With the end of the “Endist” time, we now all agree that the world is not borderless at all. Borders are there, more “concrete” then ever, since many of them have been turned into new walls. And territorial states, far from living the foreseen demise, keep on acting a crucial role in the international scene, even within the supranational institutions that were supposed to incorporate them. Still, they are not the only character on the stage: a profusion of new actors, or rather of old actors, whose political role is acknowledged only now (such as corporations, mafias, transnational movements, city networks, markets, rating agencies) are filling the set, playing supporting, or antagonist, roles. Resource wars, territorial conflicts, boundary controversies are still plaguing the world. At the same time, new issues are raising, such as land grabbing, challenging old distinctions among economic power, territorial sovereignty, and politics. Meanwhile new challenges, global in scale and very local in their dramatic consequences, such as climate change and environmental security issues, are posing urgent questions to researchers, activists, and politicians as well.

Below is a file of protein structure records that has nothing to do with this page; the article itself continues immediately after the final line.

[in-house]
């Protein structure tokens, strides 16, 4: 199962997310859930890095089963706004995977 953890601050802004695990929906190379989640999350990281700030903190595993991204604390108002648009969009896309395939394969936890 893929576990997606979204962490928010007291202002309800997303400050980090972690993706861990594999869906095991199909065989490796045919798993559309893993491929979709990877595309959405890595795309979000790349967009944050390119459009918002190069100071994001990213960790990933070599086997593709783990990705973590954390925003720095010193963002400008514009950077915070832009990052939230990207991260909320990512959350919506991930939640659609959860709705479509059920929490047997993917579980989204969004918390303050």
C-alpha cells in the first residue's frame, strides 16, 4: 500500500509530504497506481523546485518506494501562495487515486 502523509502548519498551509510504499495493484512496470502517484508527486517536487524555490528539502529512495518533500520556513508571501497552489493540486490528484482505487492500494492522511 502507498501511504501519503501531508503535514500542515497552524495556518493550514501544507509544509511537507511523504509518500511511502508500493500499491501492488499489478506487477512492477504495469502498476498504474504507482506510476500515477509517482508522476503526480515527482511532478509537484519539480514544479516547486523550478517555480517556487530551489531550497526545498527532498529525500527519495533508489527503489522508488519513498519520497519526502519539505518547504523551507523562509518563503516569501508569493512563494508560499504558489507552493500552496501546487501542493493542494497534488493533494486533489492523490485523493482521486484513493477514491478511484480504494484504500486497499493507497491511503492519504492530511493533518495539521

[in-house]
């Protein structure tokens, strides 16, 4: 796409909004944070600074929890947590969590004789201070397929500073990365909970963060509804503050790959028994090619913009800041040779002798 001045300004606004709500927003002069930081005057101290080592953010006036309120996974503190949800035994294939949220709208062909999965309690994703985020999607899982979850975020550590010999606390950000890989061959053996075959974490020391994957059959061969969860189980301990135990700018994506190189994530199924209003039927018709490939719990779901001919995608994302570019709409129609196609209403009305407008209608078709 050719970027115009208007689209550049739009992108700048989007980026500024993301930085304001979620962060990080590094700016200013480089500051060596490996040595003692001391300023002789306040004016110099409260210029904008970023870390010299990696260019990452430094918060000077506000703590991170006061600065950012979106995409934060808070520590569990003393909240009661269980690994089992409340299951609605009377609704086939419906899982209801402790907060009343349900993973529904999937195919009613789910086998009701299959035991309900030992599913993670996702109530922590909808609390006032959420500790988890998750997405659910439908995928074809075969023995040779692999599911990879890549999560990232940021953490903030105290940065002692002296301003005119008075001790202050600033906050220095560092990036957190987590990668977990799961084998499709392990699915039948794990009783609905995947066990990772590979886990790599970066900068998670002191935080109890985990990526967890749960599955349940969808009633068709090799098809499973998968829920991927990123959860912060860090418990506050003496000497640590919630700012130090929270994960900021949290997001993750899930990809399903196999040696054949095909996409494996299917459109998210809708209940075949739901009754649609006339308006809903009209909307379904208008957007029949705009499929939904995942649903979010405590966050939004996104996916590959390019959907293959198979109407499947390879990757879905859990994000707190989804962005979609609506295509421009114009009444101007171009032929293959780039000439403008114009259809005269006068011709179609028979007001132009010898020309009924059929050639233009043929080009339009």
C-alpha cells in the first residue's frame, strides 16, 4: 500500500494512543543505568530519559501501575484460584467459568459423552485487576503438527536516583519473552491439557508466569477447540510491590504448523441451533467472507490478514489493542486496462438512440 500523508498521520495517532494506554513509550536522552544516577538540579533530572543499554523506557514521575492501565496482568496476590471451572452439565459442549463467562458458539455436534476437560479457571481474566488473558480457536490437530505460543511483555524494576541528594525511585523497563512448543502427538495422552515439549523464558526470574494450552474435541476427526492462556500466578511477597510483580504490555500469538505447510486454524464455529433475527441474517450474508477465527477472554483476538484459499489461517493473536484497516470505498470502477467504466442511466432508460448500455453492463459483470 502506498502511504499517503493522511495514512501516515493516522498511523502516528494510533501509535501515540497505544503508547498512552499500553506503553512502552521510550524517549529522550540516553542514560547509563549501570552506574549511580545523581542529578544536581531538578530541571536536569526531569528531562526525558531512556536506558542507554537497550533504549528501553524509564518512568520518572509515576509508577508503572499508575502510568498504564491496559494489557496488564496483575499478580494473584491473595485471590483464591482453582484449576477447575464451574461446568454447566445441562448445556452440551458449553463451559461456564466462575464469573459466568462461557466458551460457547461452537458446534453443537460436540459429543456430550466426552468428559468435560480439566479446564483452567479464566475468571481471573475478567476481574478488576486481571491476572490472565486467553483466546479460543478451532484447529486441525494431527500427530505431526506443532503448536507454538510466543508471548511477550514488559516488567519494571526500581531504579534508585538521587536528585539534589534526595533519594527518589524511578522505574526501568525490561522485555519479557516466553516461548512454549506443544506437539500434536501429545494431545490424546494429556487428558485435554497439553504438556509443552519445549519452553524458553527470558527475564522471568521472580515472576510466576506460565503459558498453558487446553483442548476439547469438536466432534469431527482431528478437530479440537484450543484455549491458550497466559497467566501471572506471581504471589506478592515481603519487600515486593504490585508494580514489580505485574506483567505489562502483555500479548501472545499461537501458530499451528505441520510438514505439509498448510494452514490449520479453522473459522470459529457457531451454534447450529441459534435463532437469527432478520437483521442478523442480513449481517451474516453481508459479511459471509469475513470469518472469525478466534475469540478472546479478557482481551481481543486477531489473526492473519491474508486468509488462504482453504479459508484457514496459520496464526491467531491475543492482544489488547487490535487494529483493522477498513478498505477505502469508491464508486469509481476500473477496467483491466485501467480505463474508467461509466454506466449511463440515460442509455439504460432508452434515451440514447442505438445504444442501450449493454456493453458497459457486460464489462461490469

The Commission on Political Geography of IGU-UGI aims at encouraging geographical research on these various dimensions of the connections between power, politics, and space,s and at stimulating the exchange of findings and insights among political geographers from different countries. It is also focused on the analysis of the connections between political geo-graphies (that is all the discursive praxis pertaining with the representation of the world in its political organisation) and the making of the world itself.